U.S. stocks rose on the final trading day of a tumultuous year. Amid pandemic-related closures and a global recession, equities plunged into a bear market in February and March but quickly rebounded. The Dow and the S&P 500 broke their records Thursday, and the NASDAQ’s year-to-date gains were the strongest of the three indices. For the week, the Dow rose 1.35 percent to close at 30,606.48. The S&P gained 1.45 percent to finish at 3,756.07, and the NASDAQ climbed 0.66 percent to end the week at 12,888.28.

Returns Through 12/31/201 WeekYTD1 Year3 Year5 Year
Dow Jones Industrials (TR)1.359.729.729.9014.65
NASDAQ Composite (TR)0.6644.9244.9224.3922.12
S&P 500 (TR)1.4518.4018.4014.1815.22
Barclays US Agg Bond (TR)0.227.517.515.344.44
MSCI EAFE (TR)1.400.007.814.287.45
Source: Morningstar.com. *Past performance is no guarantee of future results. Indexes are unmanaged and cannot be invested into directly. Three- and five-year returns are annualized. The Dow Jones Industrials, MSCI EAFE, Barclays US Agg Bond, NASDAQ and S&P, excluding “1 Week” returns, are based on total return, which is a reflection of return to an investor by reinvesting dividends after the deduction of withholding tax. (TR) indicates total return. MSCI EAFE returns stated in U.S. dollars.

I Need My Space — In 2020, 28 percent of the households in the United States were made up of just one individual living alone. Another 35 percent of households were made up of just two people, of which 65 percent (of the 35 percent) are a married couple (source: Census Bureau, BTN Research).

The Fed — Four of the six current members of the Federal Reserve’s Board of Governors – Richard Clarida, Randal Quarles, Michelle Bowman, and Christopher Waller – were appointed during President Trump’s four years in office. There remains one vacancy on the seven-member Board of Governors (source: Federal Reserve, BTN Research).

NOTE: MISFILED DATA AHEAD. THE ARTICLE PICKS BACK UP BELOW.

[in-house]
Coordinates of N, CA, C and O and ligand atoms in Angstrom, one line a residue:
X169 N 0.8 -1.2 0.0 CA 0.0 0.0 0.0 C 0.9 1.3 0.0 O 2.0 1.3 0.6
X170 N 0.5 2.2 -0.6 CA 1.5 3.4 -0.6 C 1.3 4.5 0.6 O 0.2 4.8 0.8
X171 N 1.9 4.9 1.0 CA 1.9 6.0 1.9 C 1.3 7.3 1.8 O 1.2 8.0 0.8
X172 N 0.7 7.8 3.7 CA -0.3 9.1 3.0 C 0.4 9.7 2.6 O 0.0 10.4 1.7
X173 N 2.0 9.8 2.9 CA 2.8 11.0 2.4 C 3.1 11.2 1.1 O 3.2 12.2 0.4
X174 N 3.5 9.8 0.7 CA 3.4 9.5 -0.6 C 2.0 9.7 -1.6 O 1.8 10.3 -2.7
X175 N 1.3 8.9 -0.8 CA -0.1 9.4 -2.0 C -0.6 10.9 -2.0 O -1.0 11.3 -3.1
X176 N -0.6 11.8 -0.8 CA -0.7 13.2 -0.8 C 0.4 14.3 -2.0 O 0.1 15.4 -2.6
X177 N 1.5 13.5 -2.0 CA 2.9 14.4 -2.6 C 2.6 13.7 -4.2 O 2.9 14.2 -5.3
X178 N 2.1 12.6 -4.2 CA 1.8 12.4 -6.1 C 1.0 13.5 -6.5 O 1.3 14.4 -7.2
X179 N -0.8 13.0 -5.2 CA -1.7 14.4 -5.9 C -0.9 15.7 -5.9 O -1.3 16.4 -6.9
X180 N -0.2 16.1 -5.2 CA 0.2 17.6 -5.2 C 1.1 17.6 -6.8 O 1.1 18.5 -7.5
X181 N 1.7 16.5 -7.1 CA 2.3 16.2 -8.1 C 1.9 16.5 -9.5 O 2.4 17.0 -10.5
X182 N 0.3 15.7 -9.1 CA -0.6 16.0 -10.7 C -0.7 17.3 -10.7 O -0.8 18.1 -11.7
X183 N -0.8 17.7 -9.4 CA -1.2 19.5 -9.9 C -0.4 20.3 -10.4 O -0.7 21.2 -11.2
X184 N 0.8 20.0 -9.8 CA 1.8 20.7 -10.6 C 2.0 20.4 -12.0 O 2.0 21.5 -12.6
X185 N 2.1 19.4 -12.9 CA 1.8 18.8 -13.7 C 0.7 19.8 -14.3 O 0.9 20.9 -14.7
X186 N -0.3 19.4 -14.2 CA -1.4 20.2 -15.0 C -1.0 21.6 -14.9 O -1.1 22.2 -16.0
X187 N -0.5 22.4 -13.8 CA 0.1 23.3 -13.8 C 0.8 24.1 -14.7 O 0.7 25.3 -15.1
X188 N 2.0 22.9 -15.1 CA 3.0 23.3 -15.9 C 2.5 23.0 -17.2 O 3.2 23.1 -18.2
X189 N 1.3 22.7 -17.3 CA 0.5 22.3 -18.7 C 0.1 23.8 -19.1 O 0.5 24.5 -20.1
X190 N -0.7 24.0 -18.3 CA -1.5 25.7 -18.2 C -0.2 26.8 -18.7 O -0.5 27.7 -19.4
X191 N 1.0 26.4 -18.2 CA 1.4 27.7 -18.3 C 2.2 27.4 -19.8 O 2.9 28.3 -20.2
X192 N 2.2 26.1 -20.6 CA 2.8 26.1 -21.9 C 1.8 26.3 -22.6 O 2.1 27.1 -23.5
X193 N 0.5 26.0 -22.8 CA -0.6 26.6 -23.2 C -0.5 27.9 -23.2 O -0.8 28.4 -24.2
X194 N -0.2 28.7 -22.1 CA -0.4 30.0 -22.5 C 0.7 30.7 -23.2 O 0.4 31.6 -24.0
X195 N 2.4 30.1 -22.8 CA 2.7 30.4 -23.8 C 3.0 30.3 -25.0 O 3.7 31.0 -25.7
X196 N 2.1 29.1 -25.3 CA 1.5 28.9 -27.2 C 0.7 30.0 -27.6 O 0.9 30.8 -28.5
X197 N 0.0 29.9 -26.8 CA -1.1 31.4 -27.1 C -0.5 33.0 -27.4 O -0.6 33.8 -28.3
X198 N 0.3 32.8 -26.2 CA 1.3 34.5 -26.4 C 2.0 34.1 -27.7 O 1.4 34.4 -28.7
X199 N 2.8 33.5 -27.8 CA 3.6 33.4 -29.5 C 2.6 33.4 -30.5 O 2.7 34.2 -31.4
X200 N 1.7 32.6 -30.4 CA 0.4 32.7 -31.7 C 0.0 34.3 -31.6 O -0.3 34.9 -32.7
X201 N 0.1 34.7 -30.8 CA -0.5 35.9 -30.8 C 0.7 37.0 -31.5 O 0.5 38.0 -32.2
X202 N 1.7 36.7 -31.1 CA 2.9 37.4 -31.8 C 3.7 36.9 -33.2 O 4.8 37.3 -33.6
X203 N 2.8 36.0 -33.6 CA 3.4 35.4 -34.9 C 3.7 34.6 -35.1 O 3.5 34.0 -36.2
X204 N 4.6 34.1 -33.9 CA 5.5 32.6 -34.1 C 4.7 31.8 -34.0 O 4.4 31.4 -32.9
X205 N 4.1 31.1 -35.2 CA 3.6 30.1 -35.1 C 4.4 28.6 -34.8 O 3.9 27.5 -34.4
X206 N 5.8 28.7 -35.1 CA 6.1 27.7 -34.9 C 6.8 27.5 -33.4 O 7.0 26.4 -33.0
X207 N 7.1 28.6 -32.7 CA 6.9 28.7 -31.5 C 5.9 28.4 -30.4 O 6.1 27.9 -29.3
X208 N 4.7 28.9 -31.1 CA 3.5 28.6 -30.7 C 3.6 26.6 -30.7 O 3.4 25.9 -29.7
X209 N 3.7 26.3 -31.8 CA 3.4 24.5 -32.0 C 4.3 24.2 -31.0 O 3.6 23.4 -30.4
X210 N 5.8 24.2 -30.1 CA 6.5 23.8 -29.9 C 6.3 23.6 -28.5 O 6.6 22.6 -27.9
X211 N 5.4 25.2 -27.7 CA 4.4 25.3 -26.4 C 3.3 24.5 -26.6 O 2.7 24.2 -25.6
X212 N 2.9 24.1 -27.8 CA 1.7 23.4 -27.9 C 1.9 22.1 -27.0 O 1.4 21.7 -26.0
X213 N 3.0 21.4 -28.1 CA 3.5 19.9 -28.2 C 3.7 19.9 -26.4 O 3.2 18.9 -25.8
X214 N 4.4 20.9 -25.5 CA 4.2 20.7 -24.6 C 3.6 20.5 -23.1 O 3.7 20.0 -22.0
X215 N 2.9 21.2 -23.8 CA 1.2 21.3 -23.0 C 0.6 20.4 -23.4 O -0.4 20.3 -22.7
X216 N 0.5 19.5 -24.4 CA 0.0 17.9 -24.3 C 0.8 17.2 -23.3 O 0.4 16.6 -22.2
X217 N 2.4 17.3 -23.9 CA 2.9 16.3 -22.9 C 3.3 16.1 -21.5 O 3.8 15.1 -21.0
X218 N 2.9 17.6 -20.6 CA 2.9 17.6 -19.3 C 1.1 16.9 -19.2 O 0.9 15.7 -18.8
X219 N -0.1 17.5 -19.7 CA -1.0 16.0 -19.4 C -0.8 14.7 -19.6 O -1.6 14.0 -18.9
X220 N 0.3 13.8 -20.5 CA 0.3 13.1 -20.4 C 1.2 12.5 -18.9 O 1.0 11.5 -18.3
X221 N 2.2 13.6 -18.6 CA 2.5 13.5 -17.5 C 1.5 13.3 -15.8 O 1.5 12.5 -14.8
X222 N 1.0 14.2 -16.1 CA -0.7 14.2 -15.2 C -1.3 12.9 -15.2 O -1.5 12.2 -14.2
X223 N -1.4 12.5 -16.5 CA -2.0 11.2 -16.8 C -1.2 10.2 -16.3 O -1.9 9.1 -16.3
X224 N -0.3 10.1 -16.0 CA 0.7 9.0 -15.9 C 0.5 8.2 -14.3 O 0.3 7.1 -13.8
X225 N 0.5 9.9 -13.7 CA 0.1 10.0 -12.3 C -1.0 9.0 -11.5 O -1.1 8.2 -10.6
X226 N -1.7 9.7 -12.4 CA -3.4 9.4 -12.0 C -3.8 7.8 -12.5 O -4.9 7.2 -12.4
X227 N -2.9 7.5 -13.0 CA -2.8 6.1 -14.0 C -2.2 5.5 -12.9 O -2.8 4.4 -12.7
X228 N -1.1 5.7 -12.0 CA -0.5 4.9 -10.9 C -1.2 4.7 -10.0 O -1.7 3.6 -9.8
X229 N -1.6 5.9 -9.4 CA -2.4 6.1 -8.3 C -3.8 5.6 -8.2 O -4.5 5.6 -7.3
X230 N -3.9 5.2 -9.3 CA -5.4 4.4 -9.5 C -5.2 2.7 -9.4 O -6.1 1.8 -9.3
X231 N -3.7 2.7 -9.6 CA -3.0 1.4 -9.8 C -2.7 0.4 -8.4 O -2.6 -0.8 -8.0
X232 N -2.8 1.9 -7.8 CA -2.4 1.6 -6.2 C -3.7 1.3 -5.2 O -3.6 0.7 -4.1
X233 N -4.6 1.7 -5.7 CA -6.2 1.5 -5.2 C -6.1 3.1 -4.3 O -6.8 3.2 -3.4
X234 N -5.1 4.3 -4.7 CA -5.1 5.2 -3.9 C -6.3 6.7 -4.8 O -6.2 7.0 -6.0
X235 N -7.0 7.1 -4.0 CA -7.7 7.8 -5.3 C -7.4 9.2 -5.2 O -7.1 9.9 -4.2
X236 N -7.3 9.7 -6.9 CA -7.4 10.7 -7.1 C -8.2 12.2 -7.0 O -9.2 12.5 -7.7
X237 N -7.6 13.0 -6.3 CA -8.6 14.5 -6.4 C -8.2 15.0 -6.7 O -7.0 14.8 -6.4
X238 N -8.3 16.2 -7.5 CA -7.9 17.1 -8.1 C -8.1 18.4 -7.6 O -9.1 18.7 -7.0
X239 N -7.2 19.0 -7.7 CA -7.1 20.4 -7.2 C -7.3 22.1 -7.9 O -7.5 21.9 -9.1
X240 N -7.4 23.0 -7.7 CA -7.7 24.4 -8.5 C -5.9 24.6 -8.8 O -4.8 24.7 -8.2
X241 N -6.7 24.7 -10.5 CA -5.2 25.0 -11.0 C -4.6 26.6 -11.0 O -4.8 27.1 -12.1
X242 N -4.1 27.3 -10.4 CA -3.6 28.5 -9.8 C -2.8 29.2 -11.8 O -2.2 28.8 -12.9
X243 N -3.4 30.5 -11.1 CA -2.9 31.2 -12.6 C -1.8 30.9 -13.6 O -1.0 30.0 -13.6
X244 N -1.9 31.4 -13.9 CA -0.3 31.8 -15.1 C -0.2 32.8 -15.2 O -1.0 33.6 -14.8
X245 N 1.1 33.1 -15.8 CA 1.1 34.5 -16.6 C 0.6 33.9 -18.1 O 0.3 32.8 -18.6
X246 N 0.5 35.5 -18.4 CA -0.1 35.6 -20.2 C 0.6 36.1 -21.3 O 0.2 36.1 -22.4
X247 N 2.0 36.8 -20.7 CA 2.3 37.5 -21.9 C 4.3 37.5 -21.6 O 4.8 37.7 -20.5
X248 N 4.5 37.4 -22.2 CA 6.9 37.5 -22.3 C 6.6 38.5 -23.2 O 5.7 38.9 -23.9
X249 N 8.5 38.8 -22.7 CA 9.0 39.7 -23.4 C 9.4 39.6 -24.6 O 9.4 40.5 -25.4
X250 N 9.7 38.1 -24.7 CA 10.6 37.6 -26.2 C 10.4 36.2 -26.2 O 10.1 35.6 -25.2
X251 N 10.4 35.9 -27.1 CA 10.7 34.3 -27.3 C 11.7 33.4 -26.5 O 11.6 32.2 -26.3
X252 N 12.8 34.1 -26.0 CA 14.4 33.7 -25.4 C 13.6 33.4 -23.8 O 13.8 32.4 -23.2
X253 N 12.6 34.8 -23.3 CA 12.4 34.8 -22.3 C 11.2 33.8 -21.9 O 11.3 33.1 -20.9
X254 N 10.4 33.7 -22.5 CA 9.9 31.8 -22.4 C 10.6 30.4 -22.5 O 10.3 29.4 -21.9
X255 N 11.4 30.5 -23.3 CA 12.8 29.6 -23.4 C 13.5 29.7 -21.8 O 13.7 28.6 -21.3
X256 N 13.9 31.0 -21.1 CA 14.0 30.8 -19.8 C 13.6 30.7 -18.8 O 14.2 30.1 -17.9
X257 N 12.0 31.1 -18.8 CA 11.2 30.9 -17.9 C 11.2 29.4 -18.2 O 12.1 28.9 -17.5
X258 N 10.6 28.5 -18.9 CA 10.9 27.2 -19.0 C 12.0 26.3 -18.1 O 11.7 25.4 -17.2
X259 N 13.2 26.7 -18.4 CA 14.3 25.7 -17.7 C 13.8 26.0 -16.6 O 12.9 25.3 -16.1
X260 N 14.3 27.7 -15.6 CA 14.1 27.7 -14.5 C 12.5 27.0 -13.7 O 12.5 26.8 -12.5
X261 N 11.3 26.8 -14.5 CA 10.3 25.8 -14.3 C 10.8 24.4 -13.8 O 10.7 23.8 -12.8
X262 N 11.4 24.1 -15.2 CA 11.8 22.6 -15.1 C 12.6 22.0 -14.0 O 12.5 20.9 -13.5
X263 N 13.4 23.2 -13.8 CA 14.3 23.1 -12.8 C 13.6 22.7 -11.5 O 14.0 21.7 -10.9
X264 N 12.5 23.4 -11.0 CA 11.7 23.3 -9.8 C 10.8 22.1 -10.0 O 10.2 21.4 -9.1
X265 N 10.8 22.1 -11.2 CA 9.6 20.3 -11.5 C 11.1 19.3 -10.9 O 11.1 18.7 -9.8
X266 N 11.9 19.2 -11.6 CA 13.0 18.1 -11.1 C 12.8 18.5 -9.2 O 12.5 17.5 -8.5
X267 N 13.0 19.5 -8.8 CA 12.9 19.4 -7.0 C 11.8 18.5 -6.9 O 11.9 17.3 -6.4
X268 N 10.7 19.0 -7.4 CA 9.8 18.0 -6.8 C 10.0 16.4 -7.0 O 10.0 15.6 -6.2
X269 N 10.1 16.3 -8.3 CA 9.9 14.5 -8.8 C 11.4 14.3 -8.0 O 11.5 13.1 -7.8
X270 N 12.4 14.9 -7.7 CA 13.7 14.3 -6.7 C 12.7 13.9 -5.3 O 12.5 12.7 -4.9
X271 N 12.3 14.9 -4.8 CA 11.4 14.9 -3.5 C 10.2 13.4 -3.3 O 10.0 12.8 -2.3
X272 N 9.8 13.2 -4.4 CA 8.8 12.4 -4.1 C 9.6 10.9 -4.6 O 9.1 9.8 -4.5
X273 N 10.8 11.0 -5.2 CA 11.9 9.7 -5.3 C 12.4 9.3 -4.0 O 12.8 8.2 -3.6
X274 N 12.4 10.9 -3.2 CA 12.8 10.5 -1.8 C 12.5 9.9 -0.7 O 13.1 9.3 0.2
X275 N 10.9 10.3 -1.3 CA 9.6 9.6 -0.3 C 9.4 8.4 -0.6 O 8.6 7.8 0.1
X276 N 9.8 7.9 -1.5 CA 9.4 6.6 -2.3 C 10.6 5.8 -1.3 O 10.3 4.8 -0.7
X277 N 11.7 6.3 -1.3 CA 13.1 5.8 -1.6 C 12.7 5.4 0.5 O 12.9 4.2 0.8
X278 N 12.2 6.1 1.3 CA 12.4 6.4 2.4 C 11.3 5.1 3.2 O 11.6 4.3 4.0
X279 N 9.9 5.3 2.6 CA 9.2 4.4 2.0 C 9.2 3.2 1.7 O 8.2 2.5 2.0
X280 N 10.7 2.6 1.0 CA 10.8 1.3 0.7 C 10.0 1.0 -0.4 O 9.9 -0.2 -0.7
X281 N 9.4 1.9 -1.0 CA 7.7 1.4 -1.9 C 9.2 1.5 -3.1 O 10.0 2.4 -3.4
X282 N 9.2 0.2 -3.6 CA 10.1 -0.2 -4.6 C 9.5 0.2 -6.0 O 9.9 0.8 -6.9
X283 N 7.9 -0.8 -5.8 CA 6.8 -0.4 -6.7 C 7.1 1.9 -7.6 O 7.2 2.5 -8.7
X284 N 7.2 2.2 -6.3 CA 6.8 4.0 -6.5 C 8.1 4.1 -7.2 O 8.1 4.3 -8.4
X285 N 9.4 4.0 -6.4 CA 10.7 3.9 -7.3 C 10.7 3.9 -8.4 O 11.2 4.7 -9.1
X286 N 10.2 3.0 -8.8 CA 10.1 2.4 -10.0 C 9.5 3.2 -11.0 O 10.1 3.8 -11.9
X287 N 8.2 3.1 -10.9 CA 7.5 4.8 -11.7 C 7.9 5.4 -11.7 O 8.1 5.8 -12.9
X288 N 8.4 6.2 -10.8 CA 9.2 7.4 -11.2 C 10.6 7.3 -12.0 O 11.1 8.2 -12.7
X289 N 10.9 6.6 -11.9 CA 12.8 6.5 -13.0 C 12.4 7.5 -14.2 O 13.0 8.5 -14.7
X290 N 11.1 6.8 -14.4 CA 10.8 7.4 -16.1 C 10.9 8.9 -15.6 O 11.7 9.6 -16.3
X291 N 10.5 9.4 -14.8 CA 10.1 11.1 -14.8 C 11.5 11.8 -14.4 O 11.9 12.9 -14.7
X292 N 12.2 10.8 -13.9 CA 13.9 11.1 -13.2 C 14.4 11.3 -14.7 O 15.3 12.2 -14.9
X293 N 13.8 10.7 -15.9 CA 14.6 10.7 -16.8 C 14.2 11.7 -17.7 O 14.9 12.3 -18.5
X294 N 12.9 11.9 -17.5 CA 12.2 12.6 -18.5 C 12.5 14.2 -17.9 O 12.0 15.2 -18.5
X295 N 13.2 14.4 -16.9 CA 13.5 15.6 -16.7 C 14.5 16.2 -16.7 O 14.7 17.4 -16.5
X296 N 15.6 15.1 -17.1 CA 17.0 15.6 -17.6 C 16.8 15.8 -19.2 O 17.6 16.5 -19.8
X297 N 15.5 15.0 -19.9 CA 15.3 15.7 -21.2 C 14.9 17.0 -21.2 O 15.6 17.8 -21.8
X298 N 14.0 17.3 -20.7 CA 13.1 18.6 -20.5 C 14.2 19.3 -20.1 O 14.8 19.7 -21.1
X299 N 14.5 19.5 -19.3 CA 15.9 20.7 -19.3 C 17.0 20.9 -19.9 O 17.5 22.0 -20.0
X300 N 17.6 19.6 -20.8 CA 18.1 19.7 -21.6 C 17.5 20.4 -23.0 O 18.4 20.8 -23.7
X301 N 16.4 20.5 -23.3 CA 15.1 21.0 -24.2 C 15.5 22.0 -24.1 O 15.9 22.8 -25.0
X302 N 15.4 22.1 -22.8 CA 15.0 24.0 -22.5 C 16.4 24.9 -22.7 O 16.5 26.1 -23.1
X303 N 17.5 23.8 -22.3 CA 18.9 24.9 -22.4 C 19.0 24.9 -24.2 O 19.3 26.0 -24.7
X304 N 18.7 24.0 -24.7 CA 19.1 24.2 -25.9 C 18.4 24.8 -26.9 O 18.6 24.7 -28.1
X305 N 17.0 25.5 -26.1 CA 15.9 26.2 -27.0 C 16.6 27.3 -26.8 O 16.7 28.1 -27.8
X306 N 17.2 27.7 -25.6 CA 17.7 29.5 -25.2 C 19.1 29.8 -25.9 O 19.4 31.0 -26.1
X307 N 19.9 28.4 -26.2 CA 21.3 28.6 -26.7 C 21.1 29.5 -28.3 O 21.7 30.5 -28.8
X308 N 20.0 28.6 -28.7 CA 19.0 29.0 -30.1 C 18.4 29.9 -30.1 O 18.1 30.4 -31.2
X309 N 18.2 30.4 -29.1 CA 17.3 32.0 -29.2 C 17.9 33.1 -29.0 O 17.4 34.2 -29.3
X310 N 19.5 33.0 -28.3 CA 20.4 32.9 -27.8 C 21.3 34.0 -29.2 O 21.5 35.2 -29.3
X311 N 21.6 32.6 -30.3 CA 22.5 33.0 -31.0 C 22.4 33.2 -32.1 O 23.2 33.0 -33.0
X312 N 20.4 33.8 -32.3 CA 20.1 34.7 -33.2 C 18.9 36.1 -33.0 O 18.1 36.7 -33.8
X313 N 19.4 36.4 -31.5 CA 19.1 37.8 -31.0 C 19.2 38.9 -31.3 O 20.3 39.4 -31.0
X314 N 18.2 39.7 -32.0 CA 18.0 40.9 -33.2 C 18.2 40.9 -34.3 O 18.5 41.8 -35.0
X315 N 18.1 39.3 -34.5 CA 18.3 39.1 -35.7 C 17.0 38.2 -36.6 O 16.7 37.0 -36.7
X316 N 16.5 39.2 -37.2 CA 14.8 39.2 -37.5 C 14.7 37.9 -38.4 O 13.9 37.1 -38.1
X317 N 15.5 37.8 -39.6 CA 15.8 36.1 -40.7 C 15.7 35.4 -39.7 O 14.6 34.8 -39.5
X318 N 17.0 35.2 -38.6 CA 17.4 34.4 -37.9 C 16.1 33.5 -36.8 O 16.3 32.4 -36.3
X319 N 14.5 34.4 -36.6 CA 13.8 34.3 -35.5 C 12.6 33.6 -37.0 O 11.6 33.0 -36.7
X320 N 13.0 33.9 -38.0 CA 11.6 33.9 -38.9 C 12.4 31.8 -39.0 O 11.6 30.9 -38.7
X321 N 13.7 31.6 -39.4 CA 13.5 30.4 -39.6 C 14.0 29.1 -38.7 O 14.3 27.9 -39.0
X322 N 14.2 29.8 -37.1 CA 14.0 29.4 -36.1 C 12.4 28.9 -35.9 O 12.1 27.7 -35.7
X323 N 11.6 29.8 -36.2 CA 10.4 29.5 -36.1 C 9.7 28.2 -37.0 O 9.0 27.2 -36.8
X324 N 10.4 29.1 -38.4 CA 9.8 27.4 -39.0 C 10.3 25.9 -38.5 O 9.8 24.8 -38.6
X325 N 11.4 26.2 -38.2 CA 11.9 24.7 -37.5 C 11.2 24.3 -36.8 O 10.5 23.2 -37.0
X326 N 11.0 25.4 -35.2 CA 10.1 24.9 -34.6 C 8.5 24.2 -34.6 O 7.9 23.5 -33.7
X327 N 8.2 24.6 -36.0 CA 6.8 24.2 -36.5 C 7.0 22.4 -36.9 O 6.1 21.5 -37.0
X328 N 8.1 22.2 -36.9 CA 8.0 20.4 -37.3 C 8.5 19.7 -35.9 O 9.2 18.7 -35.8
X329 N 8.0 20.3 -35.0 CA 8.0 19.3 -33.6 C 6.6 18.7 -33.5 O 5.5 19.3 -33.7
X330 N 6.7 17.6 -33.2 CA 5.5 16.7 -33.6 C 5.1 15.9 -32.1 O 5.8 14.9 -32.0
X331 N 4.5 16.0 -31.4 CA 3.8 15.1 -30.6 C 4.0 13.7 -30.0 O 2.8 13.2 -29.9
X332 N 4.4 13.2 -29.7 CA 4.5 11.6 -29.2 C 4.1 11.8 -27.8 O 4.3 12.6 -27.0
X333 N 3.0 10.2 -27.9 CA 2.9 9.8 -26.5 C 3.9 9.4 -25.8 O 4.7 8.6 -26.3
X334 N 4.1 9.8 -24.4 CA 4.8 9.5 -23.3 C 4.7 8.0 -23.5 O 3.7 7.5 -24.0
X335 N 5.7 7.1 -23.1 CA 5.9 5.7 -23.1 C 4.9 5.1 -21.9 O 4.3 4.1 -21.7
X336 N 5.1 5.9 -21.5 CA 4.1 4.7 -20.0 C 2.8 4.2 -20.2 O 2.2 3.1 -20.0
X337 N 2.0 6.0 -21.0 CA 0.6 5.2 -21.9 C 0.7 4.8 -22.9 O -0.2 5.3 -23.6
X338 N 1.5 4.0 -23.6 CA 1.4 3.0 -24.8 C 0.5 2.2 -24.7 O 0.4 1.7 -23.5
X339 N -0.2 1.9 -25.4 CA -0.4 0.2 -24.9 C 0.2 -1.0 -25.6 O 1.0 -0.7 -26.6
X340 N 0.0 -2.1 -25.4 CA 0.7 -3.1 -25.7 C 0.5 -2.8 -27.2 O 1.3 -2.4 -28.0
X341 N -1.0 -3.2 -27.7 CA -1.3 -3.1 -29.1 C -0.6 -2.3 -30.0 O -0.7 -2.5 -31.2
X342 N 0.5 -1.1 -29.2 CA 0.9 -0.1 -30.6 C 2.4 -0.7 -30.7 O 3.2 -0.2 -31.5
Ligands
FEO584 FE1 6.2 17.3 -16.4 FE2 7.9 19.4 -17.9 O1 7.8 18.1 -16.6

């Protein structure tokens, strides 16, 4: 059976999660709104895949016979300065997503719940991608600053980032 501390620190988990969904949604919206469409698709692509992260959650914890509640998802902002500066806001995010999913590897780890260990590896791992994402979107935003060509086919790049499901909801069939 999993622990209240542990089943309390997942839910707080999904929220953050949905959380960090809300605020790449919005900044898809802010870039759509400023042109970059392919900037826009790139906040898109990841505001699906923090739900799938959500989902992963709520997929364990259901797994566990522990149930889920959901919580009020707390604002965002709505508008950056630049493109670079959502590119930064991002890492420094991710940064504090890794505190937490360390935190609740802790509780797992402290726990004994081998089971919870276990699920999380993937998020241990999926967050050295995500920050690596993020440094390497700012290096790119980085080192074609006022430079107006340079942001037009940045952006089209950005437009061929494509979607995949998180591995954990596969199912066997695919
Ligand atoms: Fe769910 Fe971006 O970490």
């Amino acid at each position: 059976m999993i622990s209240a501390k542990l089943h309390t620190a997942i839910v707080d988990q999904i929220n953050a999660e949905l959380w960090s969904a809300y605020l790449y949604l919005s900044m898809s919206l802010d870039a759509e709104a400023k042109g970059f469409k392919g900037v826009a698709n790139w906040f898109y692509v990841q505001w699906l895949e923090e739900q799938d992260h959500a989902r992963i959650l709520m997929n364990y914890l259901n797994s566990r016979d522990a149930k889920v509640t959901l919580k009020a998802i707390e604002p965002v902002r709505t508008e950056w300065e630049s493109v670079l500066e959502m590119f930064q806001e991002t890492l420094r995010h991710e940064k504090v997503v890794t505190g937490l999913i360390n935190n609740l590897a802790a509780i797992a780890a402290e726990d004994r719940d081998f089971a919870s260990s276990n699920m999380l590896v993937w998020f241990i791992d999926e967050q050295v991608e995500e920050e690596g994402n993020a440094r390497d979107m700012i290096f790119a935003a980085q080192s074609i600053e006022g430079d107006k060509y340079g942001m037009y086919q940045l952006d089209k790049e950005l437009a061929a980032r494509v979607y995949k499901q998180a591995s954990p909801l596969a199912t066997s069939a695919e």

All for Exactly the Same Services — Private U.S. health insurance pays on average $241 for health care services for every $100 that Medicare pays and for every $72 that Medicaid pays (source: RAND, Health Affairs, BTN Research).

WEEKLY FOCUS – Why You Should Set Up Your Online Social Security Account

For many of us, Social Security plays an important part in our financial plans for retirement or later stage of life. So even if you’re years away from applying for benefits, there are good reasons to set up your online Social Security account at http://www.socialsecurity.gov/myaccount.

You can go online to ensure there aren’t any gaps in your earnings. Why is that important? Because the amount you receive from Social Security will be based on how much you’ve earned over your working career. Many people change jobs frequently, increasing the possibility an employer will fail to report their earnings, use the wrong Social Security number, or use an incorrect name. In fact, it’s estimated Social Security records have a 3 percent error rate.1 If there is a mistake, you’ll want to fix it as soon as possible, so you aren’t shortchanged when you finally apply for benefits.

You may protect yourself against fraud. By setting up an online Social Security account, you’ll prevent anyone else from doing so. Much like income tax fraud, identity thieves sometimes set up Social Security accounts and file for benefits using other people’s names. You don’t want to wait until you retire to find someone else is collecting your hard-earned benefits. The most effective way to prevent that is by creating your own account.

You can easily replace a lost or stolen Social Security card – for free. With an online account, there’s no need to sit through traffic to get to your local office and wait in line for a new card. You can also download a printable copy of your Social Security 1099/Benefit Statement, the tax form the Social Security Administration mails each year in January. No need to wait.